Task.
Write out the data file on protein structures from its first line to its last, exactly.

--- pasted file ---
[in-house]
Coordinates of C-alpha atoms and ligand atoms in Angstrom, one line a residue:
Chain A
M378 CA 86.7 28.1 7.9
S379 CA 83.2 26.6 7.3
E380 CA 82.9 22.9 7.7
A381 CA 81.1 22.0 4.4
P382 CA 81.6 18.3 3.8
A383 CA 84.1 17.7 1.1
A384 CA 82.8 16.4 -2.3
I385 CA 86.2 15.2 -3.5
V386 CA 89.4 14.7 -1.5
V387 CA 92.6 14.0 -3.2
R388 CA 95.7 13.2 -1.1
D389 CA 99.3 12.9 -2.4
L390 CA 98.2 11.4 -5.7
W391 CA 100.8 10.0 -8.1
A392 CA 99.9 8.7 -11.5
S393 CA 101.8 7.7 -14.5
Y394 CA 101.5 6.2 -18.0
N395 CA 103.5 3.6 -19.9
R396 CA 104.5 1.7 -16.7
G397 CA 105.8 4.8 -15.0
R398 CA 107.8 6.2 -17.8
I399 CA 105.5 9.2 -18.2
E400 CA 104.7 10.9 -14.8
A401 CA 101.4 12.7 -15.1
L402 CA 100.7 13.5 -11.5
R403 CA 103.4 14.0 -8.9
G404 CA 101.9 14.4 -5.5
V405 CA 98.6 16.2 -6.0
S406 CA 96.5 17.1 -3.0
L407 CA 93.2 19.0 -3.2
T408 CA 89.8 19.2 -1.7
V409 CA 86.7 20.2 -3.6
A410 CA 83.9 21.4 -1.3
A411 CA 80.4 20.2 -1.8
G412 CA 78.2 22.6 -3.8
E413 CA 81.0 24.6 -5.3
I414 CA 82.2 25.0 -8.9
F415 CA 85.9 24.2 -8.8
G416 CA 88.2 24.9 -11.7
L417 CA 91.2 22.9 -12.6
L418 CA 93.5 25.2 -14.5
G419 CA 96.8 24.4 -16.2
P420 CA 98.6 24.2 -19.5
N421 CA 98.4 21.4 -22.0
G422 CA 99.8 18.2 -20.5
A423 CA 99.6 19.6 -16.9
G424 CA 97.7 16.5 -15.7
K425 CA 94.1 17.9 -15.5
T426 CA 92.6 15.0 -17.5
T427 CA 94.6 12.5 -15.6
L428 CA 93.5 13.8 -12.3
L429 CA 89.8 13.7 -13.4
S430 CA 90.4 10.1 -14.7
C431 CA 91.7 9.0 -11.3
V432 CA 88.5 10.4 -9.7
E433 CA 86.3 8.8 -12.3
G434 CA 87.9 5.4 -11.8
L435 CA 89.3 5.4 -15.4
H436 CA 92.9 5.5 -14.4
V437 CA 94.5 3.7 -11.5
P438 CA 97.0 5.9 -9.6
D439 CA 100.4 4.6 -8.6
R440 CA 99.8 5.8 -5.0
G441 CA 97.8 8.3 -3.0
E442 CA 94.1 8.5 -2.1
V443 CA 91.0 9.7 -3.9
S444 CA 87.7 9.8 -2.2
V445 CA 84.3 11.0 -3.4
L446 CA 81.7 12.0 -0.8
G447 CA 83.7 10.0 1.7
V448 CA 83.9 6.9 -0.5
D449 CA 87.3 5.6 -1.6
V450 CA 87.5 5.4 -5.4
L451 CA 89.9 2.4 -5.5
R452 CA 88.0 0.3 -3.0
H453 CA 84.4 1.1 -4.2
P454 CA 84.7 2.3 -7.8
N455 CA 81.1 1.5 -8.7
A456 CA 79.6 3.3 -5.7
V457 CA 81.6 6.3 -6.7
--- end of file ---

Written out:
[in-house]
Coordinates of C-alpha atoms and ligand atoms in Angstrom, one line a residue:
Chain A
M378 CA 86.7 28.1 7.9
S379 CA 83.2 26.6 7.3
E380 CA 82.9 22.9 7.7
A381 CA 81.1 22.0 4.4
P382 CA 81.6 18.3 3.8
A383 CA 84.1 17.7 1.1
A384 CA 82.8 16.4 -2.3
I385 CA 86.2 15.2 -3.5
V386 CA 89.4 14.7 -1.5
V387 CA 92.6 14.0 -3.2
R388 CA 95.7 13.2 -1.1
D389 CA 99.3 12.9 -2.4
L390 CA 98.2 11.4 -5.7
W391 CA 100.8 10.0 -8.1
A392 CA 99.9 8.7 -11.5
S393 CA 101.8 7.7 -14.5
Y394 CA 101.5 6.2 -18.0
N395 CA 103.5 3.6 -19.9
R396 CA 104.5 1.7 -16.7
G397 CA 105.8 4.8 -15.0
R398 CA 107.8 6.2 -17.8
I399 CA 105.5 9.2 -18.2
E400 CA 104.7 10.9 -14.8
A401 CA 101.4 12.7 -15.1
L402 CA 100.7 13.5 -11.5
R403 CA 103.4 14.0 -8.9
G404 CA 101.9 14.4 -5.5
V405 CA 98.6 16.2 -6.0
S406 CA 96.5 17.1 -3.0
L407 CA 93.2 19.0 -3.2
T408 CA 89.8 19.2 -1.7
V409 CA 86.7 20.2 -3.6
A410 CA 83.9 21.4 -1.3
A411 CA 80.4 20.2 -1.8
G412 CA 78.2 22.6 -3.8
E413 CA 81.0 24.6 -5.3
I414 CA 82.2 25.0 -8.9
F415 CA 85.9 24.2 -8.8
G416 CA 88.2 24.9 -11.7
L417 CA 91.2 22.9 -12.6
L418 CA 93.5 25.2 -14.5
G419 CA 96.8 24.4 -16.2
P420 CA 98.6 24.2 -19.5
N421 CA 98.4 21.4 -22.0
G422 CA 99.8 18.2 -20.5
A423 CA 99.6 19.6 -16.9
G424 CA 97.7 16.5 -15.7
K425 CA 94.1 17.9 -15.5
T426 CA 92.6 15.0 -17.5
T427 CA 94.6 12.5 -15.6
L428 CA 93.5 13.8 -12.3
L429 CA 89.8 13.7 -13.4
S430 CA 90.4 10.1 -14.7
C431 CA 91.7 9.0 -11.3
V432 CA 88.5 10.4 -9.7
E433 CA 86.3 8.8 -12.3
G434 CA 87.9 5.4 -11.8
L435 CA 89.3 5.4 -15.4
H436 CA 92.9 5.5 -14.4
V437 CA 94.5 3.7 -11.5
P438 CA 97.0 5.9 -9.6
D439 CA 100.4 4.6 -8.6
R440 CA 99.8 5.8 -5.0
G441 CA 97.8 8.3 -3.0
E442 CA 94.1 8.5 -2.1
V443 CA 91.0 9.7 -3.9
S444 CA 87.7 9.8 -2.2
V445 CA 84.3 11.0 -3.4
L446 CA 81.7 12.0 -0.8
G447 CA 83.7 10.0 1.7
V448 CA 83.9 6.9 -0.5
D449 CA 87.3 5.6 -1.6
V450 CA 87.5 5.4 -5.4
L451 CA 89.9 2.4 -5.5
R452 CA 88.0 0.3 -3.0
H453 CA 84.4 1.1 -4.2
P454 CA 84.7 2.3 -7.8
N455 CA 81.1 1.5 -8.7
A456 CA 79.6 3.3 -5.7
V457 CA 81.6 6.3 -6.7